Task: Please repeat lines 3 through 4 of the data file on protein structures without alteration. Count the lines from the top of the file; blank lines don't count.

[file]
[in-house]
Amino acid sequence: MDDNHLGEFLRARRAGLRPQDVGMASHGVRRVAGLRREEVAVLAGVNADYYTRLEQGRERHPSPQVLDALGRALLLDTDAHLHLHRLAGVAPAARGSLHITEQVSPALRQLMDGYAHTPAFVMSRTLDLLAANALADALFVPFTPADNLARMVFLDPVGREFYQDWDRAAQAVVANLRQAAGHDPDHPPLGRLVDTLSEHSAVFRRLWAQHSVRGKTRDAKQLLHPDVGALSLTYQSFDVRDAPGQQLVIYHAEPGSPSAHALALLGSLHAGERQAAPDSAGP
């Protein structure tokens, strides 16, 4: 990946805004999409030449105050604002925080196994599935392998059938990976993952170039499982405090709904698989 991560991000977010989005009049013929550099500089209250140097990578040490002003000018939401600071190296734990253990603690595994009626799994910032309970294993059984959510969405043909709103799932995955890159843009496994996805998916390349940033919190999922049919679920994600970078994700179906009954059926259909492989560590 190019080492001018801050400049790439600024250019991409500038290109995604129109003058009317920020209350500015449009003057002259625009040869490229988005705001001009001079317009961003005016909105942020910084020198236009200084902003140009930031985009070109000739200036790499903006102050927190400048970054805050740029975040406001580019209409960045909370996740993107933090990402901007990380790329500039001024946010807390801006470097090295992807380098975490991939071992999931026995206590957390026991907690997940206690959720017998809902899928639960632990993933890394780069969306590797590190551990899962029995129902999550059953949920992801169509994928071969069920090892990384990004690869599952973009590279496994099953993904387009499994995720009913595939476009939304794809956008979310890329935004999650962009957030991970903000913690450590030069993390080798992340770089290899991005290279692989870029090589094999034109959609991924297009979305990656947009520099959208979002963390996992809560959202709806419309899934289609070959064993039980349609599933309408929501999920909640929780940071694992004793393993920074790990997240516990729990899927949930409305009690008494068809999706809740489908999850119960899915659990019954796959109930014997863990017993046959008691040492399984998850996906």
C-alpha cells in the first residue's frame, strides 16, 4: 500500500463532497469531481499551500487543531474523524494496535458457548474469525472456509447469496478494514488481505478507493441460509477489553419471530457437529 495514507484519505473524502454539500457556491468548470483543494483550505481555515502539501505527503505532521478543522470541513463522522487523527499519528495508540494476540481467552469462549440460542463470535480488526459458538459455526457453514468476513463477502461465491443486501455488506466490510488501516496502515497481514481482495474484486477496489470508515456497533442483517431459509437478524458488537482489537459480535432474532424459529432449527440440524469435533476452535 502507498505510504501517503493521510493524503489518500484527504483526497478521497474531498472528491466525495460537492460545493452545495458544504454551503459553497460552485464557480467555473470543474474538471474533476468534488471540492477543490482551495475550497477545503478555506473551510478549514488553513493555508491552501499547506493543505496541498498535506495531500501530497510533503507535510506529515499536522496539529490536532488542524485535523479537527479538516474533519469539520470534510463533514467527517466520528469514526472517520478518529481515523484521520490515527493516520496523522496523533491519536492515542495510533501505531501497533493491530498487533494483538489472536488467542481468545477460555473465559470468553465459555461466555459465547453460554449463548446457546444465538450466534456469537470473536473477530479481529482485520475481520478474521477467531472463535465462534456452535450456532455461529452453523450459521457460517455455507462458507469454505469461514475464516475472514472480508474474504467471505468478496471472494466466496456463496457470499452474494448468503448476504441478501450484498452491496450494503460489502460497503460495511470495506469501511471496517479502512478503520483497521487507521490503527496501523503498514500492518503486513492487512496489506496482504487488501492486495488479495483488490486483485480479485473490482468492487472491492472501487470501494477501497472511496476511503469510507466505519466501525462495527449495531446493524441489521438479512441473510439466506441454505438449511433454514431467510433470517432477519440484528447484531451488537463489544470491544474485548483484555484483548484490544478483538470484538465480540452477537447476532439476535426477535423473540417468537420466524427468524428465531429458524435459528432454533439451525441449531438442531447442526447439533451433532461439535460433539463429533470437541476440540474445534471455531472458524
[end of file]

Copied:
């Protein structure tokens, strides 16, 4: 990946805004999409030449105050604002925080196994599935392998059938990976993952170039499982405090709904698989 991560991000977010989005009049013929550099500089209250140097990578040490002003000018939401600071190296734990253990603690595994009626799994910032309970294993059984959510969405043909709103799932995955890159843009496994996805998916390349940033919190999922049919679920994600970078994700179906009954059926259909492989560590 190019080492001018801050400049790439600024250019991409500038290109995604129109003058009317920020209350500015449009003057002259625009040869490229988005705001001009001079317009961003005016909105942020910084020198236009200084902003140009930031985009070109000739200036790499903006102050927190400048970054805050740029975040406001580019209409960045909370996740993107933090990402901007990380790329500039001024946010807390801006470097090295992807380098975490991939071992999931026995206590957390026991907690997940206690959720017998809902899928639960632990993933890394780069969306590797590190551990899962029995129902999550059953949920992801169509994928071969069920090892990384990004690869599952973009590279496994099953993904387009499994995720009913595939476009939304794809956008979310890329935004999650962009957030991970903000913690450590030069993390080798992340770089290899991005290279692989870029090589094999034109959609991924297009979305990656947009520099959208979002963390996992809560959202709806419309899934289609070959064993039980349609599933309408929501999920909640929780940071694992004793393993920074790990997240516990729990899927949930409305009690008494068809999706809740489908999850119960899915659990019954796959109930014997863990017993046959008691040492399984998850996906």
C-alpha cells in the first residue's frame, strides 16, 4: 500500500463532497469531481499551500487543531474523524494496535458457548474469525472456509447469496478494514488481505478507493441460509477489553419471530457437529 495514507484519505473524502454539500457556491468548470483543494483550505481555515502539501505527503505532521478543522470541513463522522487523527499519528495508540494476540481467552469462549440460542463470535480488526459458538459455526457453514468476513463477502461465491443486501455488506466490510488501516496502515497481514481482495474484486477496489470508515456497533442483517431459509437478524458488537482489537459480535432474532424459529432449527440440524469435533476452535 502507498505510504501517503493521510493524503489518500484527504483526497478521497474531498472528491466525495460537492460545493452545495458544504454551503459553497460552485464557480467555473470543474474538471474533476468534488471540492477543490482551495475550497477545503478555506473551510478549514488553513493555508491552501499547506493543505496541498498535506495531500501530497510533503507535510506529515499536522496539529490536532488542524485535523479537527479538516474533519469539520470534510463533514467527517466520528469514526472517520478518529481515523484521520490515527493516520496523522496523533491519536492515542495510533501505531501497533493491530498487533494483538489472536488467542481468545477460555473465559470468553465459555461466555459465547453460554449463548446457546444465538450466534456469537470473536473477530479481529482485520475481520478474521477467531472463535465462534456452535450456532455461529452453523450459521457460517455455507462458507469454505469461514475464516475472514472480508474474504467471505468478496471472494466466496456463496457470499452474494448468503448476504441478501450484498452491496450494503460489502460497503460495511470495506469501511471496517479502512478503520483497521487507521490503527496501523503498514500492518503486513492487512496489506496482504487488501492486495488479495483488490486483485480479485473490482468492487472491492472501487470501494477501497472511496476511503469510507466505519466501525462495527449495531446493524441489521438479512441473510439466506441454505438449511433454514431467510433470517432477519440484528447484531451488537463489544470491544474485548483484555484483548484490544478483538470484538465480540452477537447476532439476535426477535423473540417468537420466524427468524428465531429458524435459528432454533439451525441449531438442531447442526447439533451433532461439535460433539463429533470437541476440540474445534471455531472458524